MANILA, Philippines - Both President Benigno Aquino III and his predecessor, Gloria Macapagal-Arroyo, have not acted on the recommendations made by a special commission tasked to look into private armies in the country, the commission's head said Wednesday.
Retired Justice Monina Zeñarosa, whom the commission was named after, told ANC Primetime that they have submitted the full report and supplemental findings to then-President Arroyo, and current Executive Secretary Jojo Ochoa at the beginning of Aquino's term.
"They have always been promising to go over it," she said. "Haven't heard from them."
Retired Lt. Gen. Edilberto Adan, a member of the Zeñarosa Commission, said a substantial part of the report has been shared with various government agencies and the media.
"There were just parts of the report that were confidential because there were names mentioned and some of these names have to be validated because they came from various sources of information ... so we have to be careful," he said.
Adan said some details of the report were not released to the public because they involve filing of cases against some personalities.
He added that some of the information gathered by the commission also needs to be verified.
Among the commission's general recommendations are the creation of a permanent task force against private armies, the crafting of a law imposing stricter penalties on those who have private armies, and the abolition of a policy granting amnesty to people who own unregistered and illegal firearms.
Adan said the the commission worked for 6 months from January to June 2010.
It members went to election hot spots such as Masbate, Abra, Lanao del Sur, Davao and Marawi to have a first-hand look in the sitiation in the areas.
"We came out with a comprehensive analysis of the situation, the socio-cultural causes that give way to the creation of private armies, the motivations of patrons or so called bosses of maintainers of private armies, the clients and followers ... what makes them obey or act as private armies," Adan told ANC.
Adan said the commission found police officers being controlled by local officials. "During our investigation, we reported police officers beholden to their political masters."
He also reiterated Zeñarosa's statement that their findings and recommendations were submitted to both the Arroyo and Aquino administrations.
No law against private armies
Zeñarosa said there is no law in the countries that punishes people who have private armies.
"The phenomenon of private armies is not new," she said. "It's been in the political scene for a long time."
She said it started with politicians who want political supremacy in their own turf. "This has become a part of a political machinery, and there is the matter of the Filipinos' affection for guns."
"Definitely these private armies are spawned by politicians," she said. "No private army can exist without firearms."
Guns and politics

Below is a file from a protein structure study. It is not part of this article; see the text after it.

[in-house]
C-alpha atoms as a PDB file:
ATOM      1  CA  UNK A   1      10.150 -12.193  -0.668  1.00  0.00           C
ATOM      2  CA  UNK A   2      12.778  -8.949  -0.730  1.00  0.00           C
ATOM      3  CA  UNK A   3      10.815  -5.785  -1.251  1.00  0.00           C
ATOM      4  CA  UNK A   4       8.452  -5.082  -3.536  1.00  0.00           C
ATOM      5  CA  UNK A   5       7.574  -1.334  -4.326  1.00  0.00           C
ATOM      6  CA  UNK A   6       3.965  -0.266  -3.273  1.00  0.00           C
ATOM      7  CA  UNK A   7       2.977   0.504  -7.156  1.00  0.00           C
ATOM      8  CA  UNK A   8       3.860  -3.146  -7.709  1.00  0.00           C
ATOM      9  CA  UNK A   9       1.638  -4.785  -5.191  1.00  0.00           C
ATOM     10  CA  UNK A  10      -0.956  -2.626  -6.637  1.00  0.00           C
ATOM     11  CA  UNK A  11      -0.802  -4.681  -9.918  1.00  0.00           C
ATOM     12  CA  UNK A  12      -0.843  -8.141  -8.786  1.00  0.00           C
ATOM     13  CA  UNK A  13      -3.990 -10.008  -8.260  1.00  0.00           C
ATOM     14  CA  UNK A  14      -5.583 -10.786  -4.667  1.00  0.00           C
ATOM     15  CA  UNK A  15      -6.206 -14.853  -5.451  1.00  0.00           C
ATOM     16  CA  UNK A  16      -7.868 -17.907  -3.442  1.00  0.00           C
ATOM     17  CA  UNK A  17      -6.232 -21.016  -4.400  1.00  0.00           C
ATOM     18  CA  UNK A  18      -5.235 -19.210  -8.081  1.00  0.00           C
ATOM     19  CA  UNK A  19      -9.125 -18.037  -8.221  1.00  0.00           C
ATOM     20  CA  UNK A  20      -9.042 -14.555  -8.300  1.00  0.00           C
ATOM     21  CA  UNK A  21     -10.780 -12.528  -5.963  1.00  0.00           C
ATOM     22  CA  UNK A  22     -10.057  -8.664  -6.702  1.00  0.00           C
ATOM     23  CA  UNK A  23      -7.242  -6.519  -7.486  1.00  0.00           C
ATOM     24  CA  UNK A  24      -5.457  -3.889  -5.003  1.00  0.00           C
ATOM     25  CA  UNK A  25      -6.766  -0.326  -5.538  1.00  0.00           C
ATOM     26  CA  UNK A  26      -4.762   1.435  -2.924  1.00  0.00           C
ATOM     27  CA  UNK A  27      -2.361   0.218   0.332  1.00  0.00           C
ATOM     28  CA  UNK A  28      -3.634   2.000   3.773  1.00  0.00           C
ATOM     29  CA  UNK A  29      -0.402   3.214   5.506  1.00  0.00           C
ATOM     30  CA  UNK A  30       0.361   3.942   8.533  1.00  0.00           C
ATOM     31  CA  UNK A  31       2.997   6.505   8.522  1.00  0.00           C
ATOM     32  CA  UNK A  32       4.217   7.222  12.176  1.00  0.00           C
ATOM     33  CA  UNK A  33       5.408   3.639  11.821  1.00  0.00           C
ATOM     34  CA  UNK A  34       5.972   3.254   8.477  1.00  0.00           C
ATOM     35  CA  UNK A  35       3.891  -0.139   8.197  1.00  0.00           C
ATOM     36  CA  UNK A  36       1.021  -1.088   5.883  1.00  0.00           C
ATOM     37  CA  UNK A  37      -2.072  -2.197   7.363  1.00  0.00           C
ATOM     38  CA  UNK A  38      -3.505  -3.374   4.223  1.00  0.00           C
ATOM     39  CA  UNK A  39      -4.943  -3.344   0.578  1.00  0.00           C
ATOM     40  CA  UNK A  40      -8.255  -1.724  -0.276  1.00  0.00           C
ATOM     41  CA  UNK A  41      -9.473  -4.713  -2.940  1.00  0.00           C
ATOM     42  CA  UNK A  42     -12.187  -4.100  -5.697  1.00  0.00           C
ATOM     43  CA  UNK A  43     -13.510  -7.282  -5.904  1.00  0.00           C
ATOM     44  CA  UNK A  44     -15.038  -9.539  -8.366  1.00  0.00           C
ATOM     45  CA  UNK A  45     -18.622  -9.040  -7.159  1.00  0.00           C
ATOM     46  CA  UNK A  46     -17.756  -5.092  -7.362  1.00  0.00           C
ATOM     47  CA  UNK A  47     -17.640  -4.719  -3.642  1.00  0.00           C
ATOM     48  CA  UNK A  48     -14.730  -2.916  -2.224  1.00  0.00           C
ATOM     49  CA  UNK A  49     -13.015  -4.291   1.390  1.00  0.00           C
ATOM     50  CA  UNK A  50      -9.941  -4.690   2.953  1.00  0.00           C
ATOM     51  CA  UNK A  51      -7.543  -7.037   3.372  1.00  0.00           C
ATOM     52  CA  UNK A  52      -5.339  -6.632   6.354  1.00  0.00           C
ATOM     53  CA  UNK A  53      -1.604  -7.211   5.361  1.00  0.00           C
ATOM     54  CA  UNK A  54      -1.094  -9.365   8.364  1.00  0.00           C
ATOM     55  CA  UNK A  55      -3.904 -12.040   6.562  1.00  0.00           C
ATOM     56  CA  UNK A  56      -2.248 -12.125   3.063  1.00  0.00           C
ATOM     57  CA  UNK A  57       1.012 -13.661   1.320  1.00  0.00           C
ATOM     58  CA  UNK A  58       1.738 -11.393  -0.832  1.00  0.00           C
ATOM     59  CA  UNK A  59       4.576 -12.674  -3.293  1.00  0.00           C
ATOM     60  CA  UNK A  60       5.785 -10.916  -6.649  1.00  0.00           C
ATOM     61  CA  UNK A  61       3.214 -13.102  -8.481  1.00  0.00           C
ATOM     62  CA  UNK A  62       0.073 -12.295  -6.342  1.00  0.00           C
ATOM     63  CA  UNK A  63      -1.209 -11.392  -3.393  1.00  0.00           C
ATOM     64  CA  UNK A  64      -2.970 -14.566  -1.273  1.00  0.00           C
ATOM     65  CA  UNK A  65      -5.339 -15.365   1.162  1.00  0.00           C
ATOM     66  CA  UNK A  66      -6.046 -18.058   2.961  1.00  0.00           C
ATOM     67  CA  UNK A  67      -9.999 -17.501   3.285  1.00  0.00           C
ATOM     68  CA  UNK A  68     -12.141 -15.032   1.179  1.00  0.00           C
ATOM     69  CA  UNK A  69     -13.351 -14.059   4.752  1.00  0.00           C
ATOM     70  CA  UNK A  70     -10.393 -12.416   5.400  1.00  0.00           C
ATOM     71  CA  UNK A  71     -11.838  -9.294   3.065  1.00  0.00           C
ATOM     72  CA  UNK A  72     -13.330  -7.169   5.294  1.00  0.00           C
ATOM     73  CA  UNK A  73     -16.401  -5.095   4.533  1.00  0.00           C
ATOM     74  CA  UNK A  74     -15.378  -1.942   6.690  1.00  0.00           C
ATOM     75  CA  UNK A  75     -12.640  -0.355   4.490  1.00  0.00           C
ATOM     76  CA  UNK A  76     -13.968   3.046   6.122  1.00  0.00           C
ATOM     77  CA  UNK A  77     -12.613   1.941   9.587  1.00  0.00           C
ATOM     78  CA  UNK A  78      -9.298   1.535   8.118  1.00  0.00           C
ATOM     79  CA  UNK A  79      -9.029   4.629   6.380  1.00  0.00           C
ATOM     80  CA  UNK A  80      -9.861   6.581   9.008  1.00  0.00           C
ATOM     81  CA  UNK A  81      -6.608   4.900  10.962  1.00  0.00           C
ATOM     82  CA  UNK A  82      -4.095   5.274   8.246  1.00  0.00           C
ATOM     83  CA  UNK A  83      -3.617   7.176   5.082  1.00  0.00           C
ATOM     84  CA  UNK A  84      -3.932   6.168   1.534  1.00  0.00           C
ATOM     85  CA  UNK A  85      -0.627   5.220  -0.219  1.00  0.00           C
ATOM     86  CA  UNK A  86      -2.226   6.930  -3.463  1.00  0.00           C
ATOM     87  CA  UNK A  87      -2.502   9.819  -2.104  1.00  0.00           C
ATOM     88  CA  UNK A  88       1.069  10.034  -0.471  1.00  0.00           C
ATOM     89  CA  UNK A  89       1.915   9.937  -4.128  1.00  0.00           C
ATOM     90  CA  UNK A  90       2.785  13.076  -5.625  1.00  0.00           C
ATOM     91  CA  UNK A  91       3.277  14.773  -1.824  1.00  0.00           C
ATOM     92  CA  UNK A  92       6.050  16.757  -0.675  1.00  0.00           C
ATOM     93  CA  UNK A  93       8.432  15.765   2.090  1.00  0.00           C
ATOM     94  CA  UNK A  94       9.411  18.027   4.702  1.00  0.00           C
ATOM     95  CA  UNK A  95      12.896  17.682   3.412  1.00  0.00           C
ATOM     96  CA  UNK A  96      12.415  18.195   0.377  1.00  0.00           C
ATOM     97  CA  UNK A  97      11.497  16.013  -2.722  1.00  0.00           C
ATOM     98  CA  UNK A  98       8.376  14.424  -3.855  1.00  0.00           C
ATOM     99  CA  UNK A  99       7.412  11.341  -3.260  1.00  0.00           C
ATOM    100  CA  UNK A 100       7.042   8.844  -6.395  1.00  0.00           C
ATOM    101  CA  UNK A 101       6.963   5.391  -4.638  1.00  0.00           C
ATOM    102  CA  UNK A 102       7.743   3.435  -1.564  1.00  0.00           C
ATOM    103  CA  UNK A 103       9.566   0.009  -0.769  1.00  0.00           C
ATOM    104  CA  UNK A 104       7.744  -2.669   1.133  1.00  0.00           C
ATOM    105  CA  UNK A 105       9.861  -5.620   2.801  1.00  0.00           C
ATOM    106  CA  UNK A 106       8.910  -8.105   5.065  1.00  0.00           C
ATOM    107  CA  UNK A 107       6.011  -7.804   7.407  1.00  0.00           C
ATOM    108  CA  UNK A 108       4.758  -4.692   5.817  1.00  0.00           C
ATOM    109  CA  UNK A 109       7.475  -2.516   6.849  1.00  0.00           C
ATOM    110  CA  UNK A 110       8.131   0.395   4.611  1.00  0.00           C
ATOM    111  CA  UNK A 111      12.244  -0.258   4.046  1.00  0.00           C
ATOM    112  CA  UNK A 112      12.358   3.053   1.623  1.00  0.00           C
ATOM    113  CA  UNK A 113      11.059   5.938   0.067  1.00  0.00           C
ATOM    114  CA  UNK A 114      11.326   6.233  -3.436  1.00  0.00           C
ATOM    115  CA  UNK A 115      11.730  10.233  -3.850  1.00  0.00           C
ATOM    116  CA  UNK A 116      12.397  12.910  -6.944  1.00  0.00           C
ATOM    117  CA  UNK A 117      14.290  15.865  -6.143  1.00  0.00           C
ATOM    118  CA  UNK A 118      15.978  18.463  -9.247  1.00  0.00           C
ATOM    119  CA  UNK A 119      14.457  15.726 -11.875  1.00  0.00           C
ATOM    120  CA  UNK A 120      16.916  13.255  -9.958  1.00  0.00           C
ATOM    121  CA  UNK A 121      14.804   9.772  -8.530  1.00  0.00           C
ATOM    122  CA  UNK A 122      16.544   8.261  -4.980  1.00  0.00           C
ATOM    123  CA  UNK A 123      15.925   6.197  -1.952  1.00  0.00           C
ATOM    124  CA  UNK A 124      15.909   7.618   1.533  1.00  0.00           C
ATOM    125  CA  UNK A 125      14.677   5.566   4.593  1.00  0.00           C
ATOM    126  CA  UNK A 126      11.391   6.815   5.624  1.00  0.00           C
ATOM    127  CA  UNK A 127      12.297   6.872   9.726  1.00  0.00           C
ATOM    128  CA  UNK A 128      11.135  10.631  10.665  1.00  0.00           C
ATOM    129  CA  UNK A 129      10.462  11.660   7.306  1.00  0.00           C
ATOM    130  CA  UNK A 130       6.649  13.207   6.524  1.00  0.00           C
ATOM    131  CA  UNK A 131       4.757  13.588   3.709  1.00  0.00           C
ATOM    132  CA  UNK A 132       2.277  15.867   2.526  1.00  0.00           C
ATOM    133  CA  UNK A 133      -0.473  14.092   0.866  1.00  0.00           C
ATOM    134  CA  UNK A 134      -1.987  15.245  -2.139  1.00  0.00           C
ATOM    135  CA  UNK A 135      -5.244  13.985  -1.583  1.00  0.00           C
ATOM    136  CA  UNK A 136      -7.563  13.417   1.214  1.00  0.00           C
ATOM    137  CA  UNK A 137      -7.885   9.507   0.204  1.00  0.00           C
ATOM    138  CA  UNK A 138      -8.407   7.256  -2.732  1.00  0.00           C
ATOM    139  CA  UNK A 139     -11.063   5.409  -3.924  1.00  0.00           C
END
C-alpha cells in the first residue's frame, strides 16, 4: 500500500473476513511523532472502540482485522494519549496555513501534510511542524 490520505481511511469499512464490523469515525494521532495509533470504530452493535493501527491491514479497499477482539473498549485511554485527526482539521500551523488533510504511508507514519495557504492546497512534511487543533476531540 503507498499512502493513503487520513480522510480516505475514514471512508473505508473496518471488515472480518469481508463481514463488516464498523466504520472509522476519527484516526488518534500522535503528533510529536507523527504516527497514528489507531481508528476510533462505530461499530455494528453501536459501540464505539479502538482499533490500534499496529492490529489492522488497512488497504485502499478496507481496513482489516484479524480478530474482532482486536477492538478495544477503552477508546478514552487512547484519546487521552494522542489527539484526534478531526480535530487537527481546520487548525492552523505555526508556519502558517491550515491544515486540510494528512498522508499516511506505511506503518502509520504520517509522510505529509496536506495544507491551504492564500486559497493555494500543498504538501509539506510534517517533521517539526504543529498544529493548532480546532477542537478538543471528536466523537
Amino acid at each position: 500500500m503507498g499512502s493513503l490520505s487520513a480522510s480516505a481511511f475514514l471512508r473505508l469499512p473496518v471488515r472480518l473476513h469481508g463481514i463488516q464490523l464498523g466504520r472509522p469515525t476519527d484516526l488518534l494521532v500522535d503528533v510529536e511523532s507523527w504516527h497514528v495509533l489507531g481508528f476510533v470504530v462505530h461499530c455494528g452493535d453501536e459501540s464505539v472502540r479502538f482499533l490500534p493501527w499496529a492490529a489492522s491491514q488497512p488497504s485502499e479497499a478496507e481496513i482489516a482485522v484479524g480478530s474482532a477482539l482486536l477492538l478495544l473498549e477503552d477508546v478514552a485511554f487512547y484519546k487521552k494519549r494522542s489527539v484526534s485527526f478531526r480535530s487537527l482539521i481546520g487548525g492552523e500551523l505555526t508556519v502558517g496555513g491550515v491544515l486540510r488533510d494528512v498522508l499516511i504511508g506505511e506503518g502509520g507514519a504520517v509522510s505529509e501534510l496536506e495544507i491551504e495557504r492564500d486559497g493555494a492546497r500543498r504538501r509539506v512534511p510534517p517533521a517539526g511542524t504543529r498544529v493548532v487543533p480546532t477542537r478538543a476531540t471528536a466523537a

Chief Superintendent Agrimero Cruz, spokesman of the Philippine National Police (PNP), said police have launched 9 programs to go after loose firearms and people who owned them.
"Taking the cue from the recommendations of the Zeñarosa Commission, the PNP has embarked on several programs," he said. "Basically, for control of firearms, number 2 is the control of bodyguards, and number 3 is the arrest of wanted persons."
He said police have accounted for almost all of the firearms that were issued to civilian volunteers.
Around 700 of the guns taken back from militias have been turned over to the Armed Forces.
The Ampatuan massacre
He said not one of the guns, which are mostly M-1 and Carbines, were used in the Ampatuan massacre case in 2009.
"Wala po tayong narecover na slug or a basyo na shell na nanggaling po sa mga firearms na ito," Cruz said. "Lahat po ng M-14s and M-16s, kinuha po ng ating crime lab at yun po ang nasa custody natin at ginagamit po nating ebidensya ngayon."
Adan said the commission's findings show that militiamen were part of the Ampatuan massacre.
He said the government allows provincial governors to raise special armed groups called civilian volunteer organizations (CVOs).
He said the armed CVOs are different from CAFGUs becuause the latter under the control of the Armed Forces.
"The ones involved are not CAFGUs. There are civilian bodyguards hired by the provincial government, so even the firearms mentioned may not have all come from the AFP, but were bought by the local government using their own funds," Adan said.
Two of the primary suspects in massacre case are former Maguindanao Governor Andal Ampatuan Sr. and his son, Ampatuan Jr.
Adan said while all the CAFGU companies previously assigned to the Ampatuan clan were disarmed, there are provisions in the law that allow local officials to maintain arned guards.
"They're authorized, so we recommended stricter controls be applied," he said. "We have to look deeper into how firearms are supplied, how they're obtained and what regulations for the use of these firearms."
"We believe that the government has to look into this," Adan said.